Sovereign Wealth Funds (SWF): Heroes or Villains?

1554.jpgJuly 2008 | By Juan Pedro Gomez, Professor at IE Business School

They are about liquidity and a desire to invest millions in leading international banks in order to leverage the subprime crisis. They are sovereign wealth funds, the new focus of debate in the western world.

In February, the Qatary Investment Authority (QIA), the Qatar governmentâ??s investment fund, purchased between 1 and 2% of the Swiss bank Credit Suisse. More recently, rumours of investments by the same fund in the Royal Bank of Scotland increased the British bank´s share price by 5% on the London Stock Exchange on 25 February.

In January this year, Merrill Lynch and Citigroup received a total of $21 thousand million from sovereign wealth funds (SWF) from the Middle East and Asia. Overall, according to Morgan Stanley, since the liquidity crisis began in August last year, more than $69 thousand million have been invested by SWF in financial groups in developed countries. There is not the slightest doubt that the money has been welcome, not only by the banks (who continue to lower the market value of mortgage portfolios and their derivatives), but also by the market as a whole, anxious for liquidity and stability. So far, SWFs are heroes.
At the same time, leaders such as Nicolas Sarkozy and Angela Merkel have promised to protect their investors and managers from the “aggressive practices” of these funds.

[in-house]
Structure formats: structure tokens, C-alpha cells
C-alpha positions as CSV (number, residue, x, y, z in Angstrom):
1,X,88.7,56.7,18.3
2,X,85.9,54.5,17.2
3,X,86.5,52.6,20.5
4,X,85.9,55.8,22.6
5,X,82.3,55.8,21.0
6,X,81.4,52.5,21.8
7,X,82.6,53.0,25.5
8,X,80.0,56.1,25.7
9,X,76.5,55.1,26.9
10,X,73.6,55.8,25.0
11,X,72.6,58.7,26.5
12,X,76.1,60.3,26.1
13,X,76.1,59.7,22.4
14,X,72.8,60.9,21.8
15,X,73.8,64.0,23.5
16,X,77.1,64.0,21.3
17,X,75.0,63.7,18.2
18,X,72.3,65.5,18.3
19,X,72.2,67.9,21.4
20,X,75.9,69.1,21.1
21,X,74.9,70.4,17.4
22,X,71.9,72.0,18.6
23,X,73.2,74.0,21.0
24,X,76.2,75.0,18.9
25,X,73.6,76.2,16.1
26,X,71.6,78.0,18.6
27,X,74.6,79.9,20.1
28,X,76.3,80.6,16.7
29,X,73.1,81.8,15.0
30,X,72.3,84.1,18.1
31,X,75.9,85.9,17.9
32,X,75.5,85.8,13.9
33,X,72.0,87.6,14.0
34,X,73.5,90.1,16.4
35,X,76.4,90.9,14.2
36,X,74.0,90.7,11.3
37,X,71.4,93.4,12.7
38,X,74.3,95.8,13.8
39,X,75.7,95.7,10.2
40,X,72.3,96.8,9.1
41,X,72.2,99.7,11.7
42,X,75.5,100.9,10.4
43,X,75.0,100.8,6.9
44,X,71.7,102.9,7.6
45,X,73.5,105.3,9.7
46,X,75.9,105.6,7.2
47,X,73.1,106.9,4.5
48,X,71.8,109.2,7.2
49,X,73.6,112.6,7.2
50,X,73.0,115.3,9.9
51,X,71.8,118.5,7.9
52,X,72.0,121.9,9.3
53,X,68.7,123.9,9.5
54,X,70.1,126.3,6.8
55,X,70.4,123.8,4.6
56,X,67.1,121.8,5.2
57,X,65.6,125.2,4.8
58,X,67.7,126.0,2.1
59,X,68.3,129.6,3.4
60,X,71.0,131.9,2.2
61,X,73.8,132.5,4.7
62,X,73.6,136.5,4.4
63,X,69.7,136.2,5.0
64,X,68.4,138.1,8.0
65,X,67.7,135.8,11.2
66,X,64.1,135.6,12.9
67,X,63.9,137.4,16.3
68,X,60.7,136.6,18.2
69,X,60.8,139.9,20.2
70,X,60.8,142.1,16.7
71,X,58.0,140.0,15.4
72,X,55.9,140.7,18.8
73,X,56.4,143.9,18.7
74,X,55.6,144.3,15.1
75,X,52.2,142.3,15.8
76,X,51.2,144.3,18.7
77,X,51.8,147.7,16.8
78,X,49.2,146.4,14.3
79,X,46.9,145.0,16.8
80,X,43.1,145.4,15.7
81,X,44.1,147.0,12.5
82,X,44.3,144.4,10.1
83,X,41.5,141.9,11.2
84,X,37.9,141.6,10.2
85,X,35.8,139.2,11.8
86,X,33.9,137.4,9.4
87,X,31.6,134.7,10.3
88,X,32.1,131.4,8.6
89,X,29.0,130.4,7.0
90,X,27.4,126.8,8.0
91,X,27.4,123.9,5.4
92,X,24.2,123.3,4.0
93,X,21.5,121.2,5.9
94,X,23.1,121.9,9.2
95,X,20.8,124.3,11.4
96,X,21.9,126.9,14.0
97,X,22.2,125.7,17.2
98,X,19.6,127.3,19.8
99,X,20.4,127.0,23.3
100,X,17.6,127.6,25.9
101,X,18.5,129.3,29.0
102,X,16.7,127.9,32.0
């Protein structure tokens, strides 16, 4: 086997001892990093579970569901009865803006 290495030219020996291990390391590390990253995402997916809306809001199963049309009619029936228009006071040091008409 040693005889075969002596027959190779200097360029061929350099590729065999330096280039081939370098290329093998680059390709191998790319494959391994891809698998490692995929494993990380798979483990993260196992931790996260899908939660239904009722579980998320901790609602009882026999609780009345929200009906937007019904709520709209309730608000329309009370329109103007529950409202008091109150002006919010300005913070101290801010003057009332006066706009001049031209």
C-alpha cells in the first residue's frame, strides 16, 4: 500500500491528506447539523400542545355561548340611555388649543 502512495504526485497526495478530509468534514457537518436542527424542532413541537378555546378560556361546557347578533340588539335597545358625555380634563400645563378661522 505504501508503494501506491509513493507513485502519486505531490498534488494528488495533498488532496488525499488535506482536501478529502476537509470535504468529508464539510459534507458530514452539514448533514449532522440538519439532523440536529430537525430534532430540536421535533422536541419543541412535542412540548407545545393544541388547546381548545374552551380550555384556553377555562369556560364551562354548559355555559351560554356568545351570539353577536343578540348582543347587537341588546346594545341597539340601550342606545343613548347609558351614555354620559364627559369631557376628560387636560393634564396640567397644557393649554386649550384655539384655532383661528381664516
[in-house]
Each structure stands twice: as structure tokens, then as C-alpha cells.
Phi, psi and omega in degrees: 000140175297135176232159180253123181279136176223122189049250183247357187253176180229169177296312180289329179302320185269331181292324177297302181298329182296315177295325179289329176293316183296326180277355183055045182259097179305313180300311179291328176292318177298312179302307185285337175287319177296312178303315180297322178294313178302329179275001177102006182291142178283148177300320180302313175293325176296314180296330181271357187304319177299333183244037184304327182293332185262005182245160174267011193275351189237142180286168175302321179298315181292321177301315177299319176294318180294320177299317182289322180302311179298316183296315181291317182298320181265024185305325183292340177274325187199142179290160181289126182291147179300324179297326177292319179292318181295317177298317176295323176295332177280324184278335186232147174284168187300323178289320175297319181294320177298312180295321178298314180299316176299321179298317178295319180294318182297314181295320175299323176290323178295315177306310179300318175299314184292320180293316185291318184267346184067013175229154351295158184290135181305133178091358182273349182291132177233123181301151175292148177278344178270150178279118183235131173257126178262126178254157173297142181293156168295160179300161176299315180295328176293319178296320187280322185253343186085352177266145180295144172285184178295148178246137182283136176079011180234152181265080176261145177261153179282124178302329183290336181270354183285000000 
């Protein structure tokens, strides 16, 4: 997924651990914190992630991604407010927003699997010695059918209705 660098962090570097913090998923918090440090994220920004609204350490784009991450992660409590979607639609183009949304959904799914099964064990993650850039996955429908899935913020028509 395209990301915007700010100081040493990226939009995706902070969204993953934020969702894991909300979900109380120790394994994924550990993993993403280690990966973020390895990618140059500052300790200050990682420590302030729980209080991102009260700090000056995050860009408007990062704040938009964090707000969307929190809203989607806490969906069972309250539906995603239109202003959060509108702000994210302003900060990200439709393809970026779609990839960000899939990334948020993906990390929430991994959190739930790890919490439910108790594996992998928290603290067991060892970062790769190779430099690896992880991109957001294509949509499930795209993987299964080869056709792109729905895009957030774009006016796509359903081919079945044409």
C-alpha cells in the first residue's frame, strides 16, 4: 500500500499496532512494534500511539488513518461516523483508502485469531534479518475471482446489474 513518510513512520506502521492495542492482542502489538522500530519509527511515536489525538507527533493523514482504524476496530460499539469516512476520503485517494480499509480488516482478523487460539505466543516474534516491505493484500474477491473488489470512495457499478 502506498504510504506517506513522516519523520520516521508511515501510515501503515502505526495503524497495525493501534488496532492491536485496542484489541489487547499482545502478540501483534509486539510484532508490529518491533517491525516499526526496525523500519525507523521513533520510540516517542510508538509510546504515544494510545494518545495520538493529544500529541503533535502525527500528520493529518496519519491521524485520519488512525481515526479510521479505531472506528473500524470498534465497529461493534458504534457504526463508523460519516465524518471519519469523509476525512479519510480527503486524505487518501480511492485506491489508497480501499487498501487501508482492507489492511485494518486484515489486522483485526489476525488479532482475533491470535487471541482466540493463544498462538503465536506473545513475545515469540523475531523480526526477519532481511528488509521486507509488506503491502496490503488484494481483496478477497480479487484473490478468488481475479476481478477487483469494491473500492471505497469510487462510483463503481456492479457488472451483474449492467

The president of the European Commission, Durao Barroso, commented that “we cannot allow non-European funds to be used to carry out geopolitical strategies”. The European Commission has recently approved a proposal for the SWF to voluntarily subscribe to corporate government and transparency policies that are common in Western economies. And now, it would seem that for political managers and legislators they are villains.

Who is behind these funds? Are they a recent phenomenon? Should we be concerned about their movements? Are they heroes or villains?

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IE Multimedia: innovation and interactivity

In recent years there has been a marked increase in the use of multimedia materials in the educational sector. IE Business School foresaw this trend when it created its e-learning unit back in 2001 for the explicit purpose of the production of multimedia materials. The resulting games simulators, interactive graphs and tutorials serve to support…

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What drives enterprise: talent or motivation?

1551.jpgJuly 2008 | By Javier Roza, Professor at IE Business School

The alignment of markets and companies is an inevitable result of globalization, but a highly motivated team can gain competitive advantages by breaking the mould.

Let us accept for a moment that multinational business sets the latest trends in management. In this type of environment, country managers do not normally generate product innovation or communication on an individual basis; they are usually not even responsible for production, and in some cases they do not produce their own organisational design. In this situation, local responsibility consists of implementing the strategies developed centrally.